Stateside With Rosalea: My 4 by 3.83
Stateside With Rosalea
By Rosalea Barker
Let me hit you with my 4 by 3.83
Last Sunday, for a couple of hours, I was the proud possessor of the holy grail of the US education system: a GPA of 4. By the time my second course grade was added, I had slipped to 3.83--on account of the minus sign after that second A--but that's still pretty damned good, if I may say so myself. (And I do!)
It's not that I'm bragging or anything. Much. I have sense enough to know that a grade point average like that for a distance learning Associates degree from Western International University Online, doesn't hold a match, let alone a candle, to a GPA of 4 from a prestigious bricks-and-mortar university. What is more, an Associates degree is only equivalent to some sort of diploma that can be used to count towards a Bachelors at a later date. But I'm finding the whole experience most interesting.
The United States perceives higher education very differently than in other countries. Having your children go to university--or college as it's more commonly known--developed in the late nineteenth century as just another middle class status symbol along with owning a home. To get a job, even a blue-collar job, you relied on your parents' friends and their networks, so a college education wasn't expected to provide anything other than a certain middle class cachet and a certain way of viewing the world.
That certain way of viewing the world was the notion of civil society. Because the US is founded on principles that accentuate the role of the individual citizen over the role of government, educating people to create a civil society without government coercion was of paramount concern. It's not like you went to university for a rigorous Middle Eastern- or European-style education.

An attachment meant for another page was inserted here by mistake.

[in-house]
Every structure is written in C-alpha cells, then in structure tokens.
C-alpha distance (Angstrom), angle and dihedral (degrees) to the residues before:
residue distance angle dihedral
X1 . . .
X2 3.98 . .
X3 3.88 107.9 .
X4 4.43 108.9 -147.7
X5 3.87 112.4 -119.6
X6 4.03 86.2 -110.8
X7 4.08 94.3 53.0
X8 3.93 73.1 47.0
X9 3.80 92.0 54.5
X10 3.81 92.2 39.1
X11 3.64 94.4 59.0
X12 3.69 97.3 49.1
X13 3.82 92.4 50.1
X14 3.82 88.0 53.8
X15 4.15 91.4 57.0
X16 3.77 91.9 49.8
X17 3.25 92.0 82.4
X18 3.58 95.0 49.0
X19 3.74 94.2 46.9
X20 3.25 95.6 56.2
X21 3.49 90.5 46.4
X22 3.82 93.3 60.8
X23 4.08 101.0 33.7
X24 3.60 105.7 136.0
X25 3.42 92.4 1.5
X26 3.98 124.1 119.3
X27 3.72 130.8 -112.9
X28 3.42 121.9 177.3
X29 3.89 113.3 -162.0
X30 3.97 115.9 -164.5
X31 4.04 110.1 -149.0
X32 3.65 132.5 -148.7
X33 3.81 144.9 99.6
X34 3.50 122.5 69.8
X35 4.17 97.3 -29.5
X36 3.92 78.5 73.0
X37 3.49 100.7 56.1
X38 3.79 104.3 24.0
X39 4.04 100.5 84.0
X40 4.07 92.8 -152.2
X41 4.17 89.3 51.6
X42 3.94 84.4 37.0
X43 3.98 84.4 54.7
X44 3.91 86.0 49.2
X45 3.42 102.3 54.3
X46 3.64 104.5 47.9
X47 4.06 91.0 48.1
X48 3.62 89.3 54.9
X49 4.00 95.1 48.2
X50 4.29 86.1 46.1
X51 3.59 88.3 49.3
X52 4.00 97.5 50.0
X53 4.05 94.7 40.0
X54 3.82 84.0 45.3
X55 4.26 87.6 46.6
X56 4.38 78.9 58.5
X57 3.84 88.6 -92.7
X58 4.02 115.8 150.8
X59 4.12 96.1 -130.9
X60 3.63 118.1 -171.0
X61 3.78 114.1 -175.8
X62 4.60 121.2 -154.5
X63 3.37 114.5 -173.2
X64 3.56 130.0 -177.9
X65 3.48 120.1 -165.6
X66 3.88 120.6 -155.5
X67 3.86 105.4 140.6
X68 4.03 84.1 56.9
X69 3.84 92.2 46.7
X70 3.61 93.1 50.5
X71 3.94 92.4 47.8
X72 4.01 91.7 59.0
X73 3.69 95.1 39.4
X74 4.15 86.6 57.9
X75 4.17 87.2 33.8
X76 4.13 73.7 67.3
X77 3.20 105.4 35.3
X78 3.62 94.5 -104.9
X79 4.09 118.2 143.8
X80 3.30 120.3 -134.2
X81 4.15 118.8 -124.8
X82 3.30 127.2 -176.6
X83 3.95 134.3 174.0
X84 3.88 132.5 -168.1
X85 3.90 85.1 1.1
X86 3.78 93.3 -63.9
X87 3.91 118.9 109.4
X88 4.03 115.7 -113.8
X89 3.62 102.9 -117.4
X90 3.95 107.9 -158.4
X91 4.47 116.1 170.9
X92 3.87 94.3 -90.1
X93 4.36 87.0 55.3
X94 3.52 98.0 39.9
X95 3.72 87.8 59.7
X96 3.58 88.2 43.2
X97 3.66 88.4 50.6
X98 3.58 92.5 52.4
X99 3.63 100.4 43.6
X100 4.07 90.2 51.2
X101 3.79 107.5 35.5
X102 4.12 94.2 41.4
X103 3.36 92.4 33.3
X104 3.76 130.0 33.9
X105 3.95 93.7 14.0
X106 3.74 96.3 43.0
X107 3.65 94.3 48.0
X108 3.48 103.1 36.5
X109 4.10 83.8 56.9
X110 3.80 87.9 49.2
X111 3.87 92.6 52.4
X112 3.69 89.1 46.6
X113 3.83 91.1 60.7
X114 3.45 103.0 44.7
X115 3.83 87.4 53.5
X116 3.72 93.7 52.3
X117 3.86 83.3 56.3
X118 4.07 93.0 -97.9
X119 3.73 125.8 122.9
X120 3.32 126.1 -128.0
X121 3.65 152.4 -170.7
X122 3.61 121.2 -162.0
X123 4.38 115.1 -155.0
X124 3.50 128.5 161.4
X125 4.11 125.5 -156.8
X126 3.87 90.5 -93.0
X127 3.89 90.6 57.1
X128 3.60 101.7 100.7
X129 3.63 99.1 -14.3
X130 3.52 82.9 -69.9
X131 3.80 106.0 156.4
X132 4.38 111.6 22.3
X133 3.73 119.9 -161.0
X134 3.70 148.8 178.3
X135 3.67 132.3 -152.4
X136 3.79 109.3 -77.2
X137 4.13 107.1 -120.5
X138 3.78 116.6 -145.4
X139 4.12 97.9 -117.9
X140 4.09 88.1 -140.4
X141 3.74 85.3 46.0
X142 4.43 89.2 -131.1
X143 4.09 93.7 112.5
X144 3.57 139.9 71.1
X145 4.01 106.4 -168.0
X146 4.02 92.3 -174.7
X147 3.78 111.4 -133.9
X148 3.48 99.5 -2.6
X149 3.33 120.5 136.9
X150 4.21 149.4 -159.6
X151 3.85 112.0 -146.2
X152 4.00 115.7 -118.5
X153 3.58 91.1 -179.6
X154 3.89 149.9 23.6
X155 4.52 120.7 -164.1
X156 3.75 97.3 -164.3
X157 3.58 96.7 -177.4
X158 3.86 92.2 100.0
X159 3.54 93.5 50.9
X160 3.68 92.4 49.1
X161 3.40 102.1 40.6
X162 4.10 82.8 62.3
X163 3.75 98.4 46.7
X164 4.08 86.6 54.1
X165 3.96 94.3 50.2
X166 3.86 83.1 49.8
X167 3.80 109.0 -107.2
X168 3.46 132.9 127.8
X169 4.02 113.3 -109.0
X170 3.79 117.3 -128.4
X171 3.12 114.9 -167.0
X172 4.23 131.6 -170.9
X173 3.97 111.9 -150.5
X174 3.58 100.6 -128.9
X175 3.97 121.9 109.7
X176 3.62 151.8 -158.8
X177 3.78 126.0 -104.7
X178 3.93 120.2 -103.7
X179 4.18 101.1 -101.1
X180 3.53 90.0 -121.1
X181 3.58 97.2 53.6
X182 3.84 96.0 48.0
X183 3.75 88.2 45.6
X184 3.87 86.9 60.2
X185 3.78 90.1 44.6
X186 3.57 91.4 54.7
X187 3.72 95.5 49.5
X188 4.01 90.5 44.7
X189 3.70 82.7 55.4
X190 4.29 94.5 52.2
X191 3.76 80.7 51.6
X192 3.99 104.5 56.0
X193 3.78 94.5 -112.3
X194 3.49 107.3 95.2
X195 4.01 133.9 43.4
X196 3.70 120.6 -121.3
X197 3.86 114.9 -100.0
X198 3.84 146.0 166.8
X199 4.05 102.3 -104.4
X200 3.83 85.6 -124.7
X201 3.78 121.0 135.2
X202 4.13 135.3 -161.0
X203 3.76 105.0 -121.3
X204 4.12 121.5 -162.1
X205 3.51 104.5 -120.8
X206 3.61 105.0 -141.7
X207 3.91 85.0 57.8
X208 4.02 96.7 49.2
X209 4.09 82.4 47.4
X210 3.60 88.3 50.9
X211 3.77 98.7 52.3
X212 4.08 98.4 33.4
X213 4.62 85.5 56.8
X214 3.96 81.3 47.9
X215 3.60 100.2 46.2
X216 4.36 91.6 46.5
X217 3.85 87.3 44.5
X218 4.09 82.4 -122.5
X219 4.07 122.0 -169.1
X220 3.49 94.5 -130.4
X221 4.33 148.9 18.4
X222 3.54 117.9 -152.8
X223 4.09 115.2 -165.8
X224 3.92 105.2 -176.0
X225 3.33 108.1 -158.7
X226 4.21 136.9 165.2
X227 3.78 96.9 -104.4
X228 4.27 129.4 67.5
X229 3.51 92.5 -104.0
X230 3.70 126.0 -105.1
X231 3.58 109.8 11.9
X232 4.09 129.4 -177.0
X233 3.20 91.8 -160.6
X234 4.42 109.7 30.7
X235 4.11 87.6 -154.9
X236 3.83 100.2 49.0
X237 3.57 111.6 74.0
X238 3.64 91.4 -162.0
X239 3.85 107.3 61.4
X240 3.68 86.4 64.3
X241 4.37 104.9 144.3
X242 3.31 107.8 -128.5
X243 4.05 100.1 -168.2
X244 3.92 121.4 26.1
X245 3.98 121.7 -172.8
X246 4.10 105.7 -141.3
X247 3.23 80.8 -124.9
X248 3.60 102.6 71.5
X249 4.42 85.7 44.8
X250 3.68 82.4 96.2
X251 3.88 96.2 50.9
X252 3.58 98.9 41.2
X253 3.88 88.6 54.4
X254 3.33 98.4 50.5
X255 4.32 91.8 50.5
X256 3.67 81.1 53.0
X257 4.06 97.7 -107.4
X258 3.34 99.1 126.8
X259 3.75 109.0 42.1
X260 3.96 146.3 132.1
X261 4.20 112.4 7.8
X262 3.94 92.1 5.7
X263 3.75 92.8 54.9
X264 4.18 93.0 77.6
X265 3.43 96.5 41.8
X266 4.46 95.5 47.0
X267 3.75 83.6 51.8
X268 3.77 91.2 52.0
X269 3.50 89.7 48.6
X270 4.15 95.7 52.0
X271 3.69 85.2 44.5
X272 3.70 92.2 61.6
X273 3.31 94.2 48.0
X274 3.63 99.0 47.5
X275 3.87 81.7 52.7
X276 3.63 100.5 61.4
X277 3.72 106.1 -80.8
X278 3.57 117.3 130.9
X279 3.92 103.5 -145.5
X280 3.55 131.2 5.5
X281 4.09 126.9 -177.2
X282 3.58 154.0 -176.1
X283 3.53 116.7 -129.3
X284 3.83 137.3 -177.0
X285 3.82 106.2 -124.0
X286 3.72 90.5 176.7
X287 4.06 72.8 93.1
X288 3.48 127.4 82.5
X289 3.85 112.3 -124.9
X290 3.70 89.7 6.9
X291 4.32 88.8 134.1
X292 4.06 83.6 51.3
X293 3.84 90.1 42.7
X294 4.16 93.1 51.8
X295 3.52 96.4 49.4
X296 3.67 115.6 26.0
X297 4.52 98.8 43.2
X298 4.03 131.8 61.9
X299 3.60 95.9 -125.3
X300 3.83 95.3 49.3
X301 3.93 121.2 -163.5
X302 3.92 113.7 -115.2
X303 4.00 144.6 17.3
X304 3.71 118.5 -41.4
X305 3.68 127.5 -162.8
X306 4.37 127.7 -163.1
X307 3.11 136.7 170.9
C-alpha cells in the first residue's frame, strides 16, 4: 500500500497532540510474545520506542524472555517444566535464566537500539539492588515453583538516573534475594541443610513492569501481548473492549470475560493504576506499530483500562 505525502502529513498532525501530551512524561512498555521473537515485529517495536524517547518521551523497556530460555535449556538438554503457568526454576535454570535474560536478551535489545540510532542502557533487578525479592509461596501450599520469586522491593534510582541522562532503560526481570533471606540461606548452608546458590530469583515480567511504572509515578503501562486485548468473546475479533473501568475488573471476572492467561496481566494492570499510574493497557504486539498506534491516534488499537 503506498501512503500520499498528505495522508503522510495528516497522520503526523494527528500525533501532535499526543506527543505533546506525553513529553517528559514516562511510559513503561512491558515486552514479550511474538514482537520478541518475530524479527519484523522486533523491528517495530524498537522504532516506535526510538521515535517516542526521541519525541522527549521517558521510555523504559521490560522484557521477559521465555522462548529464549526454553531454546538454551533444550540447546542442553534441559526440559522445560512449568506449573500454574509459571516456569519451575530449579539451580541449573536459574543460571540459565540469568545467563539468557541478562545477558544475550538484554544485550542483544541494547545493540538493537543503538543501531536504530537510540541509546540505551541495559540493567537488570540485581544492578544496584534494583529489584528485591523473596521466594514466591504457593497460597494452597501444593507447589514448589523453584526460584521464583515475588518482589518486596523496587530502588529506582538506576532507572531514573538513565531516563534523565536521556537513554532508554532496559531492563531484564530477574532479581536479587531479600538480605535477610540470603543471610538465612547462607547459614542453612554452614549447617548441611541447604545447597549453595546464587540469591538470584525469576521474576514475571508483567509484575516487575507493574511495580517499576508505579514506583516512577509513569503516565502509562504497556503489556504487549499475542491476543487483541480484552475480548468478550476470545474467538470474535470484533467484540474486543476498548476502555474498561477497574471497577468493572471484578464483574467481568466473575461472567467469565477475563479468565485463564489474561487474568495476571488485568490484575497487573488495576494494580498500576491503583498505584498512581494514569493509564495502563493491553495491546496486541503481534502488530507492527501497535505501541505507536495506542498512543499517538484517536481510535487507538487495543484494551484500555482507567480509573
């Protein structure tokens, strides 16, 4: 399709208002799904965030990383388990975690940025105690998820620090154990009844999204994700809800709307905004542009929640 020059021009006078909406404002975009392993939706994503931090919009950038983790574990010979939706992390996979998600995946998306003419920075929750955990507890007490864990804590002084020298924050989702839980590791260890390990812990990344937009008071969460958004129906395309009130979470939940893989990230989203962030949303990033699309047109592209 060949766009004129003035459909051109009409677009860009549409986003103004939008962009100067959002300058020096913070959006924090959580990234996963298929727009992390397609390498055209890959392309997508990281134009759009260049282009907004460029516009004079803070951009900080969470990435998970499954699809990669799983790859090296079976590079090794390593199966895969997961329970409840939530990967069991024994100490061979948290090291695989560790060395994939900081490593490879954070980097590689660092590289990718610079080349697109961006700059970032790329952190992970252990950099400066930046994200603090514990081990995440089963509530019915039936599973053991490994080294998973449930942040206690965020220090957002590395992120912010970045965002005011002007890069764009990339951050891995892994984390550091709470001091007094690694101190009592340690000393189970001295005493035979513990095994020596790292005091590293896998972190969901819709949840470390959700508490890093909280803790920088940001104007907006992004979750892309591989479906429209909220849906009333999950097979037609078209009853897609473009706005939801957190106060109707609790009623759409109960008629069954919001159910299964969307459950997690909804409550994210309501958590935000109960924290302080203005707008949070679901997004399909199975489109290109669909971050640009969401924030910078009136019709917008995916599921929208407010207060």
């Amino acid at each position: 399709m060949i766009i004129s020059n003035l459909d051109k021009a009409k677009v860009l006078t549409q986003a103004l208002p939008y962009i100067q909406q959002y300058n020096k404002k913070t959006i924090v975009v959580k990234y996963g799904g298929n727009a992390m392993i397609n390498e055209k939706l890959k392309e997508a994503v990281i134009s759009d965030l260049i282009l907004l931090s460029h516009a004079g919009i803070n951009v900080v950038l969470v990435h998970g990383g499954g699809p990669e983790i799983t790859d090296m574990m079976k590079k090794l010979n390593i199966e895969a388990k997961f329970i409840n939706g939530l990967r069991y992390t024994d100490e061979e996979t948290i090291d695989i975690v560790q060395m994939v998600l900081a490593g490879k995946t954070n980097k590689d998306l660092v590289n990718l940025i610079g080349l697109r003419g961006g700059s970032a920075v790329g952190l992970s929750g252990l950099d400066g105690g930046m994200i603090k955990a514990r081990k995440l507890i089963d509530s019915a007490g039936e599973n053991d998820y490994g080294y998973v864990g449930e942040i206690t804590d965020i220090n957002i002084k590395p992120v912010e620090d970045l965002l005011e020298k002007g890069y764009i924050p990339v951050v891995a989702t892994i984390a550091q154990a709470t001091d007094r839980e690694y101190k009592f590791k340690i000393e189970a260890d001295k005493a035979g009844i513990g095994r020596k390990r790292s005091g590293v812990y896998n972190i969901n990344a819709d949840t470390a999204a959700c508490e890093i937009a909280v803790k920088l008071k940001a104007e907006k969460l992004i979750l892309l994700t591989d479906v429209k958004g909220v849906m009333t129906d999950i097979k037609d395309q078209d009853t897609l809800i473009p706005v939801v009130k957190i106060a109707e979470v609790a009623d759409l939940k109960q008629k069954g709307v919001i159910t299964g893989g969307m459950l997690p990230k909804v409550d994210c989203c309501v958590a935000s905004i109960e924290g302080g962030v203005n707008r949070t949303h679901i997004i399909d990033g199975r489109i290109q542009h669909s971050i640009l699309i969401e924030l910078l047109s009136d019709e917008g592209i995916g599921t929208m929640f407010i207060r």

The statistic that bears that out is that by 1890, already half of the undergraduates in US public universities were women. Considering that at the time women were not allowed to vote and few middle class women worked, their college education in how to be part of civil society was unlikely to be one that encouraged questioning and critical thinking. Women were kept out of the private universities, which is where you went to get into the old boys network thus ensuring a more powerful job.
In fact, the US education system today still turns out the same three products: the ruler, the expert and the person with a degree to put on their resume. George W. Bush is an example of the first, and the tens--if not hundreds--of thousands of unemployed people with a degree on their resume are examples of the third. And you see the "experts" being asked to interpret events on the news every day as part of their role in creating a civil society by doing the thinking for you.
The biggest downfall of liberal politics is its reliance on experts. And the fundamental reason for that is that the very notion of a few people knowing more than the many violates the most basic creed of the US Constitution: that everyone is equal. Intellectual superiority cuts no mustard with people who can't even afford a hot dog to put it on.